If Donald Trump didn't like what you had to say he once had the option, just like other Twitter users, to block unwanted opinions from his Twitter account. That isn't going to fly for the President anymore, according to a judge. A federal judge ruled on Wednesday that Trump's violated the First Amendment by blocking some users from his Twitter account.

Seven people, who were blocked from Trump's Twitter page, got together and filed a lawsuit. The plaintiffs included a Nashville surgeon, a Texas police officer and a New York comedy writer. The lawsuit claimed that Trump's Twitter account belonged to the government.

Since it was an official government account, the plaintiffs felt he had no right to block them from posting their thoughts.

President's block is a no-no

Judge Naomi Reice Buchwald agreed and ruled that the plaintiffs who brought this lawsuit to court had just as much right to engage Trump on Twitter as those folks he didn't block. The judge fell short of having Trump or Twitter unblock these social media users.

54 Million users, but how many are blocked?

Trump and a few of his staff, who have access to his Twitter page, are the only people who know how many people are blocked from posting on the POTUS social media site.

The President currently has 54 million followers, according to the New York Times.

While a couple of the Twitter users who sued the president over this block hopped online to celebrate, a few more blocked users, who weren't a part of the lawsuit, also voiced their opinion. According to the Times, Ms. Buckwalter-Poza sent out a post saying "I sued the President, and I won." Perhaps it was her way of demonstrating no one is untouchable when you put your mind to it.

School teacher's suggestion gets her blocked

Dani Bostick, who wasn't part of the lawsuit, but who found herself blocked from Trump's Twitter account shared her story. She's 40, a school teacher and the wife of a military man. When she discovered the wonder of Twitter, she was thrilled. It was a way for her to get her thoughts out there without being in a crowd, which is something she steers away from.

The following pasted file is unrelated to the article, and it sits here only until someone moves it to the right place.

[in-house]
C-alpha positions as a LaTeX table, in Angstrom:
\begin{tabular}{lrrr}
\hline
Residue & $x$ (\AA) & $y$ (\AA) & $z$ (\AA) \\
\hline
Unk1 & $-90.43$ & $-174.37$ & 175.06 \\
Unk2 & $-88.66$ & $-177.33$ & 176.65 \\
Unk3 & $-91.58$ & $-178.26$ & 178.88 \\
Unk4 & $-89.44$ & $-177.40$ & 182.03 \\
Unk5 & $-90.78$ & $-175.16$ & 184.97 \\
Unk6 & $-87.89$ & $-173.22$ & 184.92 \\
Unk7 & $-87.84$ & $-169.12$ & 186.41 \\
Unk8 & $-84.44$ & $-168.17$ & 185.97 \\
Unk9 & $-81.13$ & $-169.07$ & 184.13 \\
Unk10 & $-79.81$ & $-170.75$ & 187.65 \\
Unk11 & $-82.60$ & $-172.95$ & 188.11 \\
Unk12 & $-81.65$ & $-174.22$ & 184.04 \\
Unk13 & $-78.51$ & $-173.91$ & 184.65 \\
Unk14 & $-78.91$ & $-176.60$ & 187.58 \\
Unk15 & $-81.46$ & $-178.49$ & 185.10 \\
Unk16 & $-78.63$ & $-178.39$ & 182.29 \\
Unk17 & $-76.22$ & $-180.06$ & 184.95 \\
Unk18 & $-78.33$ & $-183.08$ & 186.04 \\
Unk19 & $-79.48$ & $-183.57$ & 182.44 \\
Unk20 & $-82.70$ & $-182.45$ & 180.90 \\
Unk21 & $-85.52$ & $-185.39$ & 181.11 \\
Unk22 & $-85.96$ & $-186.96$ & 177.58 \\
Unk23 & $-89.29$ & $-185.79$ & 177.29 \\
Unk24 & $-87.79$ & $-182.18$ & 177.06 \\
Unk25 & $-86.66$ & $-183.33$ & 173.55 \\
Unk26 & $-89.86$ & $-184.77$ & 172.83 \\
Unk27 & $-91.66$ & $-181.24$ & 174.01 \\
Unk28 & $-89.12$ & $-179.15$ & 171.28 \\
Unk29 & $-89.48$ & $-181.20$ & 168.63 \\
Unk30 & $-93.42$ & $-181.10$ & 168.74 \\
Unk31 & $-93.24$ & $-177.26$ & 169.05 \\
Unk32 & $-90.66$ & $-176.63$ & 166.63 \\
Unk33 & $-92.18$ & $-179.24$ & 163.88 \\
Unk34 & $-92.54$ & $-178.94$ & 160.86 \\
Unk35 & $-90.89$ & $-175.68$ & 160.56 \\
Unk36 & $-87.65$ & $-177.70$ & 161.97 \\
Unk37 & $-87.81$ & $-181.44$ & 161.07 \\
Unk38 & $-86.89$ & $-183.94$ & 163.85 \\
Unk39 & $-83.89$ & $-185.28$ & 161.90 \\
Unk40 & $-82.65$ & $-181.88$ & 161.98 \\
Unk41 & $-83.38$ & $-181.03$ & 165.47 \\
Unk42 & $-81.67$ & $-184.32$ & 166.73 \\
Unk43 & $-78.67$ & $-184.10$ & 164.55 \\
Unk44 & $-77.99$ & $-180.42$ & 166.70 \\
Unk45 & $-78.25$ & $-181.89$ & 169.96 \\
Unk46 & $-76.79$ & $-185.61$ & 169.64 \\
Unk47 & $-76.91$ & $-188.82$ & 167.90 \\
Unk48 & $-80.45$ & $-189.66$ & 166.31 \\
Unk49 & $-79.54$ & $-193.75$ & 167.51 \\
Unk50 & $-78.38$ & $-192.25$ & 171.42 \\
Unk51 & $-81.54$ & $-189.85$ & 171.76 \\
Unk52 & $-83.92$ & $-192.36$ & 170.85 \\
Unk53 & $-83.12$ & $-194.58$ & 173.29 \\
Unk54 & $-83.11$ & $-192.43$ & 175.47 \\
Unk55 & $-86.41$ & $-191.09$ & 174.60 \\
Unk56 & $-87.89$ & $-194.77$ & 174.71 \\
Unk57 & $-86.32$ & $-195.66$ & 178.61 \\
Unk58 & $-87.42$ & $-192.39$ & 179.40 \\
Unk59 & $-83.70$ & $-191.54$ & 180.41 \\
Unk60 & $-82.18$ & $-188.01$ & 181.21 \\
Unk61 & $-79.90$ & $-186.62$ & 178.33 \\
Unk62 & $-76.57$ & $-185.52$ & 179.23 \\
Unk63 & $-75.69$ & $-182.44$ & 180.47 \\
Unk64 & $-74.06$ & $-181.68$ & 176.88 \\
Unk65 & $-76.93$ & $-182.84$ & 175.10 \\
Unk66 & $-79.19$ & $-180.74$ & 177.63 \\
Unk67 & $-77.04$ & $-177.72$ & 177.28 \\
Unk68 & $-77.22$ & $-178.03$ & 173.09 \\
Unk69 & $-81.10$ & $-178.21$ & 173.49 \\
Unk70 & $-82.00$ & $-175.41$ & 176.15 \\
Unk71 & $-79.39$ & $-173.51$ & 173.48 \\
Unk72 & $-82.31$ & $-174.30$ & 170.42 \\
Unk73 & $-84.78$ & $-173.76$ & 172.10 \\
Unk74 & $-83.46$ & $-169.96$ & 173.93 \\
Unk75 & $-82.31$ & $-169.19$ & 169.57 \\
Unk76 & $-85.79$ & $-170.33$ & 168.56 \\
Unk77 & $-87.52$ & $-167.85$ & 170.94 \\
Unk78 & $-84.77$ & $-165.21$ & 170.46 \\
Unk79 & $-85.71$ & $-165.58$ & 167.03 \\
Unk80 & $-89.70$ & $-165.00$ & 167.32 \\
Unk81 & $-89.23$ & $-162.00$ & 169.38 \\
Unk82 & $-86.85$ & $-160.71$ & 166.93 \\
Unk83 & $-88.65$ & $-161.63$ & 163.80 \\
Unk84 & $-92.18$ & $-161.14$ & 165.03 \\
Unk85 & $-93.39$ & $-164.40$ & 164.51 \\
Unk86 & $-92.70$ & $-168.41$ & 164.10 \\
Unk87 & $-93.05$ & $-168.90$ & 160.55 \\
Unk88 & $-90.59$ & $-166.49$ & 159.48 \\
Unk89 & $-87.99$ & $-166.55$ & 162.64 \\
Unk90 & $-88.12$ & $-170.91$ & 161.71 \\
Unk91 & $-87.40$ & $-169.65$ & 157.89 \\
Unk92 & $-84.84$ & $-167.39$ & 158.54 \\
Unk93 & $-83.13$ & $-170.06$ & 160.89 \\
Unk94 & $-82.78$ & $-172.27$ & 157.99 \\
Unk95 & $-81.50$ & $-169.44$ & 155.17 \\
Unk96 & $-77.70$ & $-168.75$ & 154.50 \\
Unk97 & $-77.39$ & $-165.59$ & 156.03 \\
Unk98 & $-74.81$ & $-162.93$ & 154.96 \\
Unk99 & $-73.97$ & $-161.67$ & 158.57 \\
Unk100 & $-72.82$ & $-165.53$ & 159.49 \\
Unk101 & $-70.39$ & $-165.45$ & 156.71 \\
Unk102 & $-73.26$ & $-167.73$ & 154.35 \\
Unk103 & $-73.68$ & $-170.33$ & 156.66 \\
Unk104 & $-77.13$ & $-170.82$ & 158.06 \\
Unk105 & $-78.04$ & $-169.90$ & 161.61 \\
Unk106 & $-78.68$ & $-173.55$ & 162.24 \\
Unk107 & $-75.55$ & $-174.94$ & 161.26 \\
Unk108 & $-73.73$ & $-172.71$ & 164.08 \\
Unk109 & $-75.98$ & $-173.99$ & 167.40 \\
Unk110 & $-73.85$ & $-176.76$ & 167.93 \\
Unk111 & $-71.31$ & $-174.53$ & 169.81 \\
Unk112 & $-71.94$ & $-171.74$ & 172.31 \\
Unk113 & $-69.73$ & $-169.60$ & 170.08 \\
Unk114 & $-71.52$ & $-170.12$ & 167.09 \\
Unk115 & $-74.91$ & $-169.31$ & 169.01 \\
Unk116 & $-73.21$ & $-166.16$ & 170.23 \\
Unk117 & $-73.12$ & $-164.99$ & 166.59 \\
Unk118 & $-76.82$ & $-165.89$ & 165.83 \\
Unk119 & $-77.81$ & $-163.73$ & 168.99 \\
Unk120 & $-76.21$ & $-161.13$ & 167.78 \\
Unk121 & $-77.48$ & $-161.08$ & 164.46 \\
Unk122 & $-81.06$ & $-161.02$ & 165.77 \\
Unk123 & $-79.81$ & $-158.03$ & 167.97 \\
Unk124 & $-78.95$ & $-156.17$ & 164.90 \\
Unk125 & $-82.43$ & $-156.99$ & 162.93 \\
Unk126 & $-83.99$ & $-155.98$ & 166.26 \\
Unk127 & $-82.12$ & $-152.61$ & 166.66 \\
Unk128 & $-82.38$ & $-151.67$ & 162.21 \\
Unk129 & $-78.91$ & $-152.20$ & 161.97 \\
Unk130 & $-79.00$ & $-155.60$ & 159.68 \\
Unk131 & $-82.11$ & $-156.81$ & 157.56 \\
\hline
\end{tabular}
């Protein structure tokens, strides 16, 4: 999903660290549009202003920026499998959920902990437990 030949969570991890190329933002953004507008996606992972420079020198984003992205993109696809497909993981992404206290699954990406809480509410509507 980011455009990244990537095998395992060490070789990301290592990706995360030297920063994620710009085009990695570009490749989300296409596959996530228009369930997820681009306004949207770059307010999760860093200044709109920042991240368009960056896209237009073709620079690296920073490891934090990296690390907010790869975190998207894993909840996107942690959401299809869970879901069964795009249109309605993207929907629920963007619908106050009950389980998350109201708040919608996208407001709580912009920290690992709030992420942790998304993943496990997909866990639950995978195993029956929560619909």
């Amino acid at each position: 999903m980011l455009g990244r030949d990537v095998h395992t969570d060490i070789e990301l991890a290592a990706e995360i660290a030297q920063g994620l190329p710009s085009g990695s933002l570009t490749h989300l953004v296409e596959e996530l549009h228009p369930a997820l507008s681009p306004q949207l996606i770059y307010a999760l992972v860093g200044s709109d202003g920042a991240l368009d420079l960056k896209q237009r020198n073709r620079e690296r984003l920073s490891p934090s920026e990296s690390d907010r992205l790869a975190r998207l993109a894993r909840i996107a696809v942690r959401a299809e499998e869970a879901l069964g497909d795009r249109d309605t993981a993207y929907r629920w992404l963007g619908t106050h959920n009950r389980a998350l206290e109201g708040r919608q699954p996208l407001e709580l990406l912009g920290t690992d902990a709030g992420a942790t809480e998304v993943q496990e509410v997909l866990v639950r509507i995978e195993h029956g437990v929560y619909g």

Being an introvert, which is self-described by Bostick, she thought Twitter was "genius."

Bostick enjoyed posting her opinion on President Trump's account when he would send out a tweet and she did this for months. She was welcome on his Twitter account until the day she stated that Trump should stop talking about his Bedminster, New Jersey, golf club because she felt it was like the President getting free advertising for his business.

Apparently, Trump didn't want to hear it

She was blocked after that, which was back in July of 2017. She never made insulting comments, she just suggested that Trump could be seen as profiting from his position by constantly talking about his golf club.

All she did was suggest that Trump not take advantage of this platform to talk up his New Jersey golf club.

Most would expect Trump to block those who continually slam him online, not a school teacher who made a suggestion about his topic on Twitter at the time.

Well, it looks as if he can't do this anymore, but will he abide by what the judge has ruled or take it to a higher court?